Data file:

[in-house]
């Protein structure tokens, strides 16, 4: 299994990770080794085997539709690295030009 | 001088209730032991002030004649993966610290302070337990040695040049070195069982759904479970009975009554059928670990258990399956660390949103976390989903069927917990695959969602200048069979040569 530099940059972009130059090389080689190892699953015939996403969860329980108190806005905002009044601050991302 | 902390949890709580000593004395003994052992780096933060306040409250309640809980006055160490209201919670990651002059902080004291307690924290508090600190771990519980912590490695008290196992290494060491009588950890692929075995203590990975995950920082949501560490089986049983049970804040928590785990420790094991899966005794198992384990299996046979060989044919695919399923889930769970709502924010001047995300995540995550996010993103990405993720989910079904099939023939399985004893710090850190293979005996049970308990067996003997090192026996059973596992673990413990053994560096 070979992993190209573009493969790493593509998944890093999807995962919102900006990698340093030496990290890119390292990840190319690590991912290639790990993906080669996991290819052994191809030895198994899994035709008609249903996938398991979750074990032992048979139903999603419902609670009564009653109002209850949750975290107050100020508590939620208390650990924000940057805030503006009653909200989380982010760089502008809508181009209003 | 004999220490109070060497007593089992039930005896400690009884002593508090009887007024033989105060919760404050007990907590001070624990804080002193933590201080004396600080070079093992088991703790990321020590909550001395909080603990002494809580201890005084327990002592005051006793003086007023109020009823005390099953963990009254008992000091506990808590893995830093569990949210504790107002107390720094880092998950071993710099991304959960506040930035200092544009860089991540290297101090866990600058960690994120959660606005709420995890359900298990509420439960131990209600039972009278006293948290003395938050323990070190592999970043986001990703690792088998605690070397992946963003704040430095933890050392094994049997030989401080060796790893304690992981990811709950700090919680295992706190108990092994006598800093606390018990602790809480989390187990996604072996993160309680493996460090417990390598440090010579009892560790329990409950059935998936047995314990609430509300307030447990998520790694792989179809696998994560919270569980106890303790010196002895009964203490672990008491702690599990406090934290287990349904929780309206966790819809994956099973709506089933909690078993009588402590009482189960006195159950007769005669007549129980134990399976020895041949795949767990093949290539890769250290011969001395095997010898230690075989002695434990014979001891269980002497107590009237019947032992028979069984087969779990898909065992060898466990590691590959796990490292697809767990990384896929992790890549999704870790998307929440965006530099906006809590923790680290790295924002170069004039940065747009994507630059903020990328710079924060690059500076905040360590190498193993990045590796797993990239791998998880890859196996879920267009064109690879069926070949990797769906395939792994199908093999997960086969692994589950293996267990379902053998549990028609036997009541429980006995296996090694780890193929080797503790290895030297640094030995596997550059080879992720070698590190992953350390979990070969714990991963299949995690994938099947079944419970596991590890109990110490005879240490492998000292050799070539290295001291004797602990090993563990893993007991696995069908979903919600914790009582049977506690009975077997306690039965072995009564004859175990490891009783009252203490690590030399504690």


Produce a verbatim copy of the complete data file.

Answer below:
[in-house]
């Protein structure tokens, strides 16, 4: 299994990770080794085997539709690295030009 | 001088209730032991002030004649993966610290302070337990040695040049070195069982759904479970009975009554059928670990258990399956660390949103976390989903069927917990695959969602200048069979040569 530099940059972009130059090389080689190892699953015939996403969860329980108190806005905002009044601050991302 | 902390949890709580000593004395003994052992780096933060306040409250309640809980006055160490209201919670990651002059902080004291307690924290508090600190771990519980912590490695008290196992290494060491009588950890692929075995203590990975995950920082949501560490089986049983049970804040928590785990420790094991899966005794198992384990299996046979060989044919695919399923889930769970709502924010001047995300995540995550996010993103990405993720989910079904099939023939399985004893710090850190293979005996049970308990067996003997090192026996059973596992673990413990053994560096 070979992993190209573009493969790493593509998944890093999807995962919102900006990698340093030496990290890119390292990840190319690590991912290639790990993906080669996991290819052994191809030895198994899994035709008609249903996938398991979750074990032992048979139903999603419902609670009564009653109002209850949750975290107050100020508590939620208390650990924000940057805030503006009653909200989380982010760089502008809508181009209003 | 004999220490109070060497007593089992039930005896400690009884002593508090009887007024033989105060919760404050007990907590001070624990804080002193933590201080004396600080070079093992088991703790990321020590909550001395909080603990002494809580201890005084327990002592005051006793003086007023109020009823005390099953963990009254008992000091506990808590893995830093569990949210504790107002107390720094880092998950071993710099991304959960506040930035200092544009860089991540290297101090866990600058960690994120959660606005709420995890359900298990509420439960131990209600039972009278006293948290003395938050323990070190592999970043986001990703690792088998605690070397992946963003704040430095933890050392094994049997030989401080060796790893304690992981990811709950700090919680295992706190108990092994006598800093606390018990602790809480989390187990996604072996993160309680493996460090417990390598440090010579009892560790329990409950059935998936047995314990609430509300307030447990998520790694792989179809696998994560919270569980106890303790010196002895009964203490672990008491702690599990406090934290287990349904929780309206966790819809994956099973709506089933909690078993009588402590009482189960006195159950007769005669007549129980134990399976020895041949795949767990093949290539890769250290011969001395095997010898230690075989002695434990014979001891269980002497107590009237019947032992028979069984087969779990898909065992060898466990590691590959796990490292697809767990990384896929992790890549999704870790998307929440965006530099906006809590923790680290790295924002170069004039940065747009994507630059903020990328710079924060690059500076905040360590190498193993990045590796797993990239791998998880890859196996879920267009064109690879069926070949990797769906395939792994199908093999997960086969692994589950293996267990379902053998549990028609036997009541429980006995296996090694780890193929080797503790290895030297640094030995596997550059080879992720070698590190992953350390979990070969714990991963299949995690994938099947079944419970596991590890109990110490005879240490492998000292050799070539290295001291004797602990090993563990893993007991696995069908979903919600914790009582049977506690009975077997306690039965072995009564004859175990490891009783009252203490690590030399504690």